“have you ever thought of doing the peace corps?”

NAMIBIA

NAMIBIA (Photo credit: Rui Ornelas)

How, you may ask, do you tell someone that you’re moving to Africa for the Peace Corps?

Well, let me tell you – there’s no nonchalant way to do it. Whether it’s your family, your coworkers or even your eye doctor, there’s no casual way to slip it in. So sometimes you just have to come right out and say it, no matter the anticipated reactions.

One of the best conversations I’ve had thus far was with one of my coworkers. We have an open floor plan, so we have desks in little pods but no cubicles (praise Jesus), and my teammate is looking up something on his computer in a brief moment while we’re both not answering phones, and goes, “Hey, Ali, have you ever thought of doing the Peace Corps?” Now, I haven’t told pretty much anyone at work because I’m seasonal anyway and I know I’ll just be done at the end of my contract this summer and then jet off to Namibia, so this question was out of the blue. I kind of thought he was kidding, but this seemed like a simple enough opening to share my news, so I answered: “Yeah, actually, I leave in July for the Peace Corps.” Silence. I was still working on some customer’s account on my computer, so I tore my eyes away and looked at him to see him staring at me. Unblinking. Eyebrows furrowed. He was so confused. After a long, uncomfortable pause, he just goes, “Wait, really?” And then I told him more details and it turned into a jolly little sharefest, but that conversation literally captures the majority of conversations I’ve had when I’ve told people I might be going or now that I am. Because moving to Namibia isn’t a normal thing. And taking a moment to realize that I’m serious causes awkward conversations because moving across the world isn’t typical. It’s not an everyday sort of occurrence.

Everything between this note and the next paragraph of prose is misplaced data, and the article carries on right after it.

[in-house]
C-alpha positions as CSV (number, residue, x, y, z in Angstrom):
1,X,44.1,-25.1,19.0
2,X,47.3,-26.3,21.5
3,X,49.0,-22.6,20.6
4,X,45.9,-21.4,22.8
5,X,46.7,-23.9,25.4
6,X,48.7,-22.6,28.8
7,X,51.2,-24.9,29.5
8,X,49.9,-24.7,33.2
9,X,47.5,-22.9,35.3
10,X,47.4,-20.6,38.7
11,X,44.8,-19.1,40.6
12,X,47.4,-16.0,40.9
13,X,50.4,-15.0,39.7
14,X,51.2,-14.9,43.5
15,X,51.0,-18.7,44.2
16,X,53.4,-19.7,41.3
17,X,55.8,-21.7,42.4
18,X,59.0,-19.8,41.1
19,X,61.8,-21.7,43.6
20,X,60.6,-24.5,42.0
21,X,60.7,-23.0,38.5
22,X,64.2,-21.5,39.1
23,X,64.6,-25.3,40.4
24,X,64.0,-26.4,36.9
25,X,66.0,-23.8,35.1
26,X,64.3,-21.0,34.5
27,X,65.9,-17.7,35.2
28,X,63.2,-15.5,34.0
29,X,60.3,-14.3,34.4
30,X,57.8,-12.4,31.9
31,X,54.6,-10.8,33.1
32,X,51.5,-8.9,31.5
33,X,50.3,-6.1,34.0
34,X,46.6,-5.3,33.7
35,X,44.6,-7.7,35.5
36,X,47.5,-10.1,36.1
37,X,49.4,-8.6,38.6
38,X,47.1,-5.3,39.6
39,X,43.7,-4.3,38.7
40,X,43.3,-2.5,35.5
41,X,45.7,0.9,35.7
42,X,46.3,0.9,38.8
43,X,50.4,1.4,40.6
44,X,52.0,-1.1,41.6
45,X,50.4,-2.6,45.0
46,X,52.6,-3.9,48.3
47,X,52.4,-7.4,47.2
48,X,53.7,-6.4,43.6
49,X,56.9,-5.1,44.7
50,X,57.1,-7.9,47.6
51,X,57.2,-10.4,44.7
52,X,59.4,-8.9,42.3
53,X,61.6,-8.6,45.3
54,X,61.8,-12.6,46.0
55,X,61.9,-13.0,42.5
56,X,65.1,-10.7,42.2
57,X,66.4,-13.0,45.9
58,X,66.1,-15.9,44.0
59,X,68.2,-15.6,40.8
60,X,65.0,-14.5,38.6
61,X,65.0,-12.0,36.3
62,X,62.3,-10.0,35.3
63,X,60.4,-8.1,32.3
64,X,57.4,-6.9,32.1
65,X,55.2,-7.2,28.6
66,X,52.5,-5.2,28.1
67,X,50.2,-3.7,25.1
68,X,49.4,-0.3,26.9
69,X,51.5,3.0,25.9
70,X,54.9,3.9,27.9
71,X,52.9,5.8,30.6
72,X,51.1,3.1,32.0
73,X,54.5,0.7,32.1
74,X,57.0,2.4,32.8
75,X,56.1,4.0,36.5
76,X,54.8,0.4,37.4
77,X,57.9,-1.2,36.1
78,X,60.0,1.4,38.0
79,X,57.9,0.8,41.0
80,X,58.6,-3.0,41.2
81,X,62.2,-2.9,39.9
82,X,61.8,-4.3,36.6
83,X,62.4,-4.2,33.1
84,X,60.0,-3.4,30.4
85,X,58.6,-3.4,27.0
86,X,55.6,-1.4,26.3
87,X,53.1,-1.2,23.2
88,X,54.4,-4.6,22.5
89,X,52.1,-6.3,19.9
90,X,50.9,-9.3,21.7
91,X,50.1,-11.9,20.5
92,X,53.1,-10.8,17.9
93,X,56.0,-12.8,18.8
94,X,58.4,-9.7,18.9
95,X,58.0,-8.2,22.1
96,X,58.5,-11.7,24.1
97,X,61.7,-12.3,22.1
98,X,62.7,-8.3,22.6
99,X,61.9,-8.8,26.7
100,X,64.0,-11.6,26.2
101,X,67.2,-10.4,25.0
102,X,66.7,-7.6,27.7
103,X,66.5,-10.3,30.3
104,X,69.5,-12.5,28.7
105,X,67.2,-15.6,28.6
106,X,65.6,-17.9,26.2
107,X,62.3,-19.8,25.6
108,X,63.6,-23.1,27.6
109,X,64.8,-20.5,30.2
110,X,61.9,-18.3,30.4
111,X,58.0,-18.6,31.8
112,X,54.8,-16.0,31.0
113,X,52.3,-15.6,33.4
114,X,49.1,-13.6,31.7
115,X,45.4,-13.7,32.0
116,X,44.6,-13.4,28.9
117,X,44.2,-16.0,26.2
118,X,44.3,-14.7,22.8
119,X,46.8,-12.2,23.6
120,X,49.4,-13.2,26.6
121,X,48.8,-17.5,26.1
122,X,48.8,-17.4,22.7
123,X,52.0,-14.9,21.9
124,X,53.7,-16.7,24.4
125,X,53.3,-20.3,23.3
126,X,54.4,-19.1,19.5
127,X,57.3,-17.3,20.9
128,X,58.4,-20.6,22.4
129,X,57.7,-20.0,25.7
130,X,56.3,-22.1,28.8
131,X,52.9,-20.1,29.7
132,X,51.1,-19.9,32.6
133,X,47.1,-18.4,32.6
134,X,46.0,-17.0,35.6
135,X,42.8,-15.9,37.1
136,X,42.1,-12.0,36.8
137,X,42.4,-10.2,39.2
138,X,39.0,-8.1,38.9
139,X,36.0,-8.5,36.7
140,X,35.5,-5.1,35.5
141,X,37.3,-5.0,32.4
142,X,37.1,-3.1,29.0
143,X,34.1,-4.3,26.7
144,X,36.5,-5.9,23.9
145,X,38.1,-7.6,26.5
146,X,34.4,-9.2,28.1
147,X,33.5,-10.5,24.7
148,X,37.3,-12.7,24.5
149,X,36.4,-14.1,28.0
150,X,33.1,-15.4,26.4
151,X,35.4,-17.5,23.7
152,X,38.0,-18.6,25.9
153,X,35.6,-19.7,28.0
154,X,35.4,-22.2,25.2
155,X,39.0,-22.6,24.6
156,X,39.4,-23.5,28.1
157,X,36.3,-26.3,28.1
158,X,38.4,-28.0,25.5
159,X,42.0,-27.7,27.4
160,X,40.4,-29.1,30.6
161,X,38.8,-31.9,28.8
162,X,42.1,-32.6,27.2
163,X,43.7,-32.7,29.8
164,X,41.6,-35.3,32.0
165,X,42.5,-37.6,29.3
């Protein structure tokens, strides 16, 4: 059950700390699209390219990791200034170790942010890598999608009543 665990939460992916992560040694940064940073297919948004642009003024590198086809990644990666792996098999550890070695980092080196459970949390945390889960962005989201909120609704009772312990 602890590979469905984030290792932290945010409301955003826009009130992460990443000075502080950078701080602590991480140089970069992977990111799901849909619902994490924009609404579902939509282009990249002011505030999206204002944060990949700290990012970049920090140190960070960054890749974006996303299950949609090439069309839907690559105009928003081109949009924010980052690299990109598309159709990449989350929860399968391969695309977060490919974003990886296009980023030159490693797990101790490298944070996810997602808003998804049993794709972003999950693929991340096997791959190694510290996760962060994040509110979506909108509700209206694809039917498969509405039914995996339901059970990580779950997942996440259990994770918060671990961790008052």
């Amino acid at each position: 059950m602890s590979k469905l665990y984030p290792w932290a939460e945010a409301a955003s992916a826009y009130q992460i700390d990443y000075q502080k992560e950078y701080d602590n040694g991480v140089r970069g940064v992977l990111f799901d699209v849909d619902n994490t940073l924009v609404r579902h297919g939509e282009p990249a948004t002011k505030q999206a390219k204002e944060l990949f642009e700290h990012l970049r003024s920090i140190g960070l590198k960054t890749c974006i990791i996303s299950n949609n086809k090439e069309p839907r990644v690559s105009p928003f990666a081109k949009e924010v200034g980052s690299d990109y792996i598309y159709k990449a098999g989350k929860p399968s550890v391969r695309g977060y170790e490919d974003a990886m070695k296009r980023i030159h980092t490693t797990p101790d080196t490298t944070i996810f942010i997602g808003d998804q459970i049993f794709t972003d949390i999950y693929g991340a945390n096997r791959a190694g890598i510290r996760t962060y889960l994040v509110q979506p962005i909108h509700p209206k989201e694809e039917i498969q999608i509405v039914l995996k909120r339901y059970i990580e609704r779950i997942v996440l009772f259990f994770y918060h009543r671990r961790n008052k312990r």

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the great southwest

Last spring break I took a 2000+ mile road trip with some really fun people. In honor of that being almost a year ago, here’s some fantastic photos from along the way:

western colorado

western colorado

moab, utah

moab, utah

arches nat'l park

arches national park

arches

arches national park

utah

nevada

VEGAS

vegas

hoover dam

hoover dam

grand canyon

grand canyon

grand canyon

grand canyon

four corners

four corners

santa fe

santa fe

salt and light: photo by scott shek

salt and light: photo by scott shek

saying no and nablablabla

A week ago, I received an invitation from the Peace Corps to teach English in Namibia.

Say whaaaaa?

The first sentence of this post are possibly some of the last words I ever anticipated writing. Back when I started applying in February in the midst of a lot of refinement, I did it on a whim thinking it was an exercise in trusting God more. And then I kept making it through to the next stage, and the next stage. Yes, the possibility tended to hover in the back of my mind, but I never actually expected to get to this point… So now I have to decide to go or to stay: yes or no. Two simple, single syllables that change the trajectory of my life. Not a big deal or anything. Continue reading

i am a (oxy)moron

for me, epiphanies happen at really odd moments.

It could be safe to say that they tend to happen when I am somewhat out of my element and feeling really awkward and out of place. Like at an airport when searching for an escalator that goes upwards while only finding ones that go down and toting a bag with a strap that keeps getting awkwardly stuck underneath my armpit while running late during my very short layover. Because for some reason that tends to happen to me far too often. But in general, I seem to realize really intense, consequential things at fairly inconsequential times.

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